Cuban prosecutors liken protests to sedition against July 11/12 demonstrators
Cuba’s regime Friday ratified charges were being filed against participants in the July 11 and 12 nationwide demonstrations. Prosecutors also made it clear that in the country’s legal system protests and sedition were considered to be the same offense.
During the protests, the demonstrators acted with violence against law enforcement officers, it was reported this week.
According to the Law, those persons commit the crime of sedition who in a tumultuous manner and through express or tacit agreement, with the use of extreme violence and seriously disturb to public order, Chief Prosecutor María Mederos Torres told Granma.
The Directorate of Criminal Proceedings of the Attorney General also denied accusations that the state had organized simulated trials in which defendants have no guarantees and that sentences end up being unfair and excessive.
The government body also insisted it was inaccurate to speak of the people against the police when we are all people.
For Cuba, as for any other country, in the severe conditions faced by the pandemic and its consequences, the seriousness of the events that occurred and the need to consequently apply criminal laws can be perfectly understood, Mederos Torres said.
The sanctions concerned by the Prosecutor’s Office are severe, in correspondence with the seriousness of the facts, the level of participation and the damage caused to society, appreciating the individual responsibility and the concurrent circumstances, the prosecutor went on.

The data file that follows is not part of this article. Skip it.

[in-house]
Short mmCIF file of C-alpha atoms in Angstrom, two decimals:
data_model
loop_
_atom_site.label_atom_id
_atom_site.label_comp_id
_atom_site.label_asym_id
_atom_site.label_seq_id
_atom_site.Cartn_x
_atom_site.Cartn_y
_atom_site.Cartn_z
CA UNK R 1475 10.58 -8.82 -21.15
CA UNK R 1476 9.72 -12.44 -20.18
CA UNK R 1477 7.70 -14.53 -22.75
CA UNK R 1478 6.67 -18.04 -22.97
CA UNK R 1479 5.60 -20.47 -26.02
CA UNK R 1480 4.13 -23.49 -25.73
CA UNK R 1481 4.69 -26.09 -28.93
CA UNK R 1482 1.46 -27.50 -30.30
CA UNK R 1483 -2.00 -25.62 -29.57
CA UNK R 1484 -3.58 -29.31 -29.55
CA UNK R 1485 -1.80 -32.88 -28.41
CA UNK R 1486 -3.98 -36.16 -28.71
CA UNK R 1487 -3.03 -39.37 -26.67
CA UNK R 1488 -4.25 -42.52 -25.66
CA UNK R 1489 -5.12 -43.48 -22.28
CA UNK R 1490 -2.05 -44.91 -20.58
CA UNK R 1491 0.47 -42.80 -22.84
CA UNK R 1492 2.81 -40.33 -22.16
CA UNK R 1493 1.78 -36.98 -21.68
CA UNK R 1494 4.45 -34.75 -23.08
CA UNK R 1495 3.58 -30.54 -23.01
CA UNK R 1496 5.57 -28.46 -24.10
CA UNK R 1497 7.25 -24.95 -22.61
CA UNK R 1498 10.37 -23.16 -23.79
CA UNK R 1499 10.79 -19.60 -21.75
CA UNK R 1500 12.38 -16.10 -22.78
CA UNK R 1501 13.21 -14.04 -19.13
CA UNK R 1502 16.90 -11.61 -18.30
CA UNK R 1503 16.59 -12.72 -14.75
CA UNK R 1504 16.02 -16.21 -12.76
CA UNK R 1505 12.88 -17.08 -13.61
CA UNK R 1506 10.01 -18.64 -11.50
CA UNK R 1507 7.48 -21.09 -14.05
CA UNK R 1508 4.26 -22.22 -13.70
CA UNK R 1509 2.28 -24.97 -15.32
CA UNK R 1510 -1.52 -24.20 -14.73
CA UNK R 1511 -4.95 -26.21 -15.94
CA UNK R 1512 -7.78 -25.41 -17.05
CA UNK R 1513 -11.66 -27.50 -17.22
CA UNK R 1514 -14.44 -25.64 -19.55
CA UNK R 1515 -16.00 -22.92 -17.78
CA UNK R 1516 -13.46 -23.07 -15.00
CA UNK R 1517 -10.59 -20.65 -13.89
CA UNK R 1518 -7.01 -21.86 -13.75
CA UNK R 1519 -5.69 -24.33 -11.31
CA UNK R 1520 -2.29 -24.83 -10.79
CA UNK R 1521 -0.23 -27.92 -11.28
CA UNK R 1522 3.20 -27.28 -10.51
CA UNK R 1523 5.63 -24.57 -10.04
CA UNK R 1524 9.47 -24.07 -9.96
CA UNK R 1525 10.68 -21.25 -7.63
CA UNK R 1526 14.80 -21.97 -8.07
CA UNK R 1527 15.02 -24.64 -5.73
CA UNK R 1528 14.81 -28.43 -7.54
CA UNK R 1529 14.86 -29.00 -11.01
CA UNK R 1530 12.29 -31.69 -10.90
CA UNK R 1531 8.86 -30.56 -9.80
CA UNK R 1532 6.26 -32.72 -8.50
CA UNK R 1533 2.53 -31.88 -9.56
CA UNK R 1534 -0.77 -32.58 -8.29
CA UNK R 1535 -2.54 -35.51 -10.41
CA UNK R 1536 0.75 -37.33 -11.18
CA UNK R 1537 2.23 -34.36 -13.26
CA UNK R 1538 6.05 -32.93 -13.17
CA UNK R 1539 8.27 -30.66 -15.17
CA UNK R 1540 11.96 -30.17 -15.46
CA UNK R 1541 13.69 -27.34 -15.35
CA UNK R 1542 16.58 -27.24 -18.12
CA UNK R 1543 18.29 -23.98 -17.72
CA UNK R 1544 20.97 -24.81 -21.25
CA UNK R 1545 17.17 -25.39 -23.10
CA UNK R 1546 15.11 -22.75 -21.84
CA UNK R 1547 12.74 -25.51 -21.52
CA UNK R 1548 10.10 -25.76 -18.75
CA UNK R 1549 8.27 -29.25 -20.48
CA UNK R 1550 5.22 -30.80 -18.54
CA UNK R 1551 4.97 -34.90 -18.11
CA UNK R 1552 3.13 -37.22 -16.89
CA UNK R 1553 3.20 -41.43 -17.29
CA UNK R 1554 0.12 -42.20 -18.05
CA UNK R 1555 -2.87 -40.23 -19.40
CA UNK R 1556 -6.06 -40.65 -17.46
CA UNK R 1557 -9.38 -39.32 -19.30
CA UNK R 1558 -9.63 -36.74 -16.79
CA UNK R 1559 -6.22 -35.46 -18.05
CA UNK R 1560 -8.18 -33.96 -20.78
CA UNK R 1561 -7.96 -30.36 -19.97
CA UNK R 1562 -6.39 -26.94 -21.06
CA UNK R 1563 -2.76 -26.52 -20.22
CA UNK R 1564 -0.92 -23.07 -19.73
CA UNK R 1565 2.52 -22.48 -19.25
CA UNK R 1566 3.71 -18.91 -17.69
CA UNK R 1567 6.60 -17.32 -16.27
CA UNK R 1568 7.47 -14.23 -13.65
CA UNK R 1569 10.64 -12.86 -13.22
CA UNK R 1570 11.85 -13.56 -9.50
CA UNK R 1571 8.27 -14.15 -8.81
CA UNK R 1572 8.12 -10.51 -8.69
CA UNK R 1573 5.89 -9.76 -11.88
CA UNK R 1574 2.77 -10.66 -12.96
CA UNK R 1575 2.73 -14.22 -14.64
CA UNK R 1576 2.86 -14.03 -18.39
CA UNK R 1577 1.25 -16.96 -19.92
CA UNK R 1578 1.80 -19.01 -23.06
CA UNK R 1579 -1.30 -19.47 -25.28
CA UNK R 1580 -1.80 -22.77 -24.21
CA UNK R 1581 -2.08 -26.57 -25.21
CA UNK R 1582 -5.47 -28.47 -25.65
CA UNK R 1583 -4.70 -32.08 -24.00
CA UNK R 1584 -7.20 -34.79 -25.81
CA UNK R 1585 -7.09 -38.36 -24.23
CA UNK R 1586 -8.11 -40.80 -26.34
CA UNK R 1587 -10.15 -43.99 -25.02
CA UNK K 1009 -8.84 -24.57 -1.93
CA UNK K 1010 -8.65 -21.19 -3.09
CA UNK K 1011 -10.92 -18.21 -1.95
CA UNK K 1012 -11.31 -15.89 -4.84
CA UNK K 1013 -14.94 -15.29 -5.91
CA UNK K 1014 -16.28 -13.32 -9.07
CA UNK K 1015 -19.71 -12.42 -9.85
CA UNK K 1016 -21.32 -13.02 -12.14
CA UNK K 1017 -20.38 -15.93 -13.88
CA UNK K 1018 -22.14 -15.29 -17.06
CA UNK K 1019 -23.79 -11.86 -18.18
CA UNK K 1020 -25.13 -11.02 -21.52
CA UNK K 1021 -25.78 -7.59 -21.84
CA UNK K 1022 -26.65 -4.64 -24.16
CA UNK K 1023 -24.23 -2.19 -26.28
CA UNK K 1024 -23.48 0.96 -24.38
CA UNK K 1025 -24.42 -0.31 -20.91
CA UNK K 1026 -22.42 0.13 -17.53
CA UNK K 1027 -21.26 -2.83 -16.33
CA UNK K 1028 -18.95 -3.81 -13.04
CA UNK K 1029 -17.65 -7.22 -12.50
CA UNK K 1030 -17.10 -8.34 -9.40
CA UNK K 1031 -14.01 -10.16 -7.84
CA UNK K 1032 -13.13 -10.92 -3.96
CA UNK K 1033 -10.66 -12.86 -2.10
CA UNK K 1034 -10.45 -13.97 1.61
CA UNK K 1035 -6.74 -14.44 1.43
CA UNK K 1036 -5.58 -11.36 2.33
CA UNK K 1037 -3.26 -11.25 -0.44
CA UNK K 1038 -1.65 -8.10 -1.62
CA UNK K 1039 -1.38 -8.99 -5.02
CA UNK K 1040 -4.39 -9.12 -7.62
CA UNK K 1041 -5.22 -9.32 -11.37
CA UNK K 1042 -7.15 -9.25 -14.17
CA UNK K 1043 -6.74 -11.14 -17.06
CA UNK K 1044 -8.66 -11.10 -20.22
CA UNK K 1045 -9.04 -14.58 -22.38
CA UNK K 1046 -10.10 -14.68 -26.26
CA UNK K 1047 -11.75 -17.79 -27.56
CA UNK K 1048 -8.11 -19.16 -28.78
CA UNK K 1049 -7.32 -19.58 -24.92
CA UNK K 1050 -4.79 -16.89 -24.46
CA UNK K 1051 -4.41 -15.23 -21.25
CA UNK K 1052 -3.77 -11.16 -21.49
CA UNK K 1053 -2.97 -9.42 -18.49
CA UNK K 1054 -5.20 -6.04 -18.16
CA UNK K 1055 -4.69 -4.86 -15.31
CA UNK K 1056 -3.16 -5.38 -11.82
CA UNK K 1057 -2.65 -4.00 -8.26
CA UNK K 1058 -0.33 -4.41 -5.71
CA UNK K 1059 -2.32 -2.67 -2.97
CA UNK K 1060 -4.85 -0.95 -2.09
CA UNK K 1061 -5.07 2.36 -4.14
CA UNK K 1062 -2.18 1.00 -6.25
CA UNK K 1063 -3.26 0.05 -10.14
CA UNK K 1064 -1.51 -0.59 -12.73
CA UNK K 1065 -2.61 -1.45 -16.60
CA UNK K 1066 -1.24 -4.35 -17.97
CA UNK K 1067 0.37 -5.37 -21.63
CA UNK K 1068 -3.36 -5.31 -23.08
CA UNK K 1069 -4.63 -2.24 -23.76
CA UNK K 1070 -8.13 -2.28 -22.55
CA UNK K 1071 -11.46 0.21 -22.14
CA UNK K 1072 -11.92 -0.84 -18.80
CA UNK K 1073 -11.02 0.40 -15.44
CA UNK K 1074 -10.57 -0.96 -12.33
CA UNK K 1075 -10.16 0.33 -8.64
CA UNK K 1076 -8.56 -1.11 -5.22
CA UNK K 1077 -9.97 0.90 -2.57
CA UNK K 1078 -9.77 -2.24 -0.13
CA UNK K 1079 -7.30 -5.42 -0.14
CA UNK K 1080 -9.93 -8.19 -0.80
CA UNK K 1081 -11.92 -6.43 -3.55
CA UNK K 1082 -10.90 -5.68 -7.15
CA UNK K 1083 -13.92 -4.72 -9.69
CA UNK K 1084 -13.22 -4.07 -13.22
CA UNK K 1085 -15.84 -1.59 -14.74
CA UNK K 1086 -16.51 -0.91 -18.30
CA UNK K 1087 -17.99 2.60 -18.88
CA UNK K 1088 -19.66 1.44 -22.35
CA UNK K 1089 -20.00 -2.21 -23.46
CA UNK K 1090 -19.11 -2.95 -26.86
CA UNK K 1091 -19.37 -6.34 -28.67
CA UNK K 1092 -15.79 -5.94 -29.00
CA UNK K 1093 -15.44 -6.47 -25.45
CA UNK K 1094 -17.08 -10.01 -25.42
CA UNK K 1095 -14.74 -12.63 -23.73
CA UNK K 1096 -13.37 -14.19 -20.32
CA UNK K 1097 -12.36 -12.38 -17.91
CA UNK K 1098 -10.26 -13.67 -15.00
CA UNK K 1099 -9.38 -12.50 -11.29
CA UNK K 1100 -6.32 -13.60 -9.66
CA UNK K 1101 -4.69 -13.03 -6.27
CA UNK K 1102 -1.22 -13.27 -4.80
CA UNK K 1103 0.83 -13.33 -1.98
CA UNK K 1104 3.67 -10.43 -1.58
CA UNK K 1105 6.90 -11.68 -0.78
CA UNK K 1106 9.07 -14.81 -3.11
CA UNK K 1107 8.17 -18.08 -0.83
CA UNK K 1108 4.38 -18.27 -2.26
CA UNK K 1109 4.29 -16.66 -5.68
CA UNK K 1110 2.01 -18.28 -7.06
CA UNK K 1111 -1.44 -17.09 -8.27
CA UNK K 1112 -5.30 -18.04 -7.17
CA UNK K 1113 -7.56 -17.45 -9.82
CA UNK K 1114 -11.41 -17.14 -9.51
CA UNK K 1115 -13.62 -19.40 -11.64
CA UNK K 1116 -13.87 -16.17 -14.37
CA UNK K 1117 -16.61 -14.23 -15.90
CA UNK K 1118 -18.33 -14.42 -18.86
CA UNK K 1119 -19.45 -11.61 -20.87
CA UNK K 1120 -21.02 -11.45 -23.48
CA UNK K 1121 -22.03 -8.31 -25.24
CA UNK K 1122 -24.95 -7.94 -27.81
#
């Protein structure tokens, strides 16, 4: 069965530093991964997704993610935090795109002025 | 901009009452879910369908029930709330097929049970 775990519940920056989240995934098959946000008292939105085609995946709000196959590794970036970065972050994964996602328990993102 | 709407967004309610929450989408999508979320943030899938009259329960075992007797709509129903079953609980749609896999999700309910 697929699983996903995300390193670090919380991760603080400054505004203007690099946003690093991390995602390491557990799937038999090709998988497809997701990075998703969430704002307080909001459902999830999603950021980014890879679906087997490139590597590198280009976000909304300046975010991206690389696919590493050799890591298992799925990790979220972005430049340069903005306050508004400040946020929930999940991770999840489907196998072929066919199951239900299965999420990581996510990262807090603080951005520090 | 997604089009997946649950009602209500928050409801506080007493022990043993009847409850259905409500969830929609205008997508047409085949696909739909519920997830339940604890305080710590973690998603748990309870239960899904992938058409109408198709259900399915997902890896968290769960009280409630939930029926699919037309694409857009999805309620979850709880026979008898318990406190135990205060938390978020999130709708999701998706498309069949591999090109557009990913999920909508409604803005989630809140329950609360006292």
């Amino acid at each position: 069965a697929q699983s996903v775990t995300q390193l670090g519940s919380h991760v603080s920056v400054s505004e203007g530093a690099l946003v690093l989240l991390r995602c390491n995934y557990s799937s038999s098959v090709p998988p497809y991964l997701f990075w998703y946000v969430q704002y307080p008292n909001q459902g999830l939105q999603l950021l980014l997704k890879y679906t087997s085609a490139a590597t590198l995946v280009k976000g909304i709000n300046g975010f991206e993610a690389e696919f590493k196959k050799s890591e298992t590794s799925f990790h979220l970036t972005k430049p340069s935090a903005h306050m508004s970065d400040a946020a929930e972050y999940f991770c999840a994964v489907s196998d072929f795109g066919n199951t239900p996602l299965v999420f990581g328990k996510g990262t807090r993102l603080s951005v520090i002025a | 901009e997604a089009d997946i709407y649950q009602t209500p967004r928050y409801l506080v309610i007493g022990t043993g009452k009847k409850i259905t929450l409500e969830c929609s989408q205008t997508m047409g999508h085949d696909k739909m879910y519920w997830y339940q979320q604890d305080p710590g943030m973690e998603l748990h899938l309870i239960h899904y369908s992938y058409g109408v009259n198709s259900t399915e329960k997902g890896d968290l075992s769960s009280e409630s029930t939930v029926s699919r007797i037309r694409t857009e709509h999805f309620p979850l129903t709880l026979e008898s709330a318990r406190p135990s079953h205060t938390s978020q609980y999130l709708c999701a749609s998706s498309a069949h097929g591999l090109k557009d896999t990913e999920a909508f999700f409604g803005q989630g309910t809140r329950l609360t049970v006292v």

The defendants are accused of causing public disorder, incitement to commit a crime, damage, robbery with force and robbery with violence, attack and sedition. Sentences can reach up to 30 years in jail, it was reported.
The authorities also admitted there were over 700 Cubans brought to the courts over these charges.
Granma also mentioned the use of incendiary objects by the protesters and the injury and bruising of police officers and citizens who confronted them.
An unarmed officer was attacked and injured, throwing stones at him that they took from the vicinity of a police station in Havana and an officer who had fallen to the ground was wounded twice in the head, with a piece of wood that had a spike on its upper end, Granma also wrote.
Police patrol cars ended up being stoned at, as were as their crews, another official was quoted by ANSA as saying. Riots occurred in several Cuban towns at the same time.
Prosecutors also argued that several people tried to break the constitutional order of the country, attacking the forces of public order and causing damage to stores and commercial establishments, among other acts of vandalism.
All defendants attended the trial with the representation of a lawyer, either hired by them or appointed by the court. Defense attorneys quoted by Granma said we have done everything in our power to defend the interests of our clients, without any intermediation.”
No children under the age of 16 has been arraigned regarding the July 11 and 12 uprisings.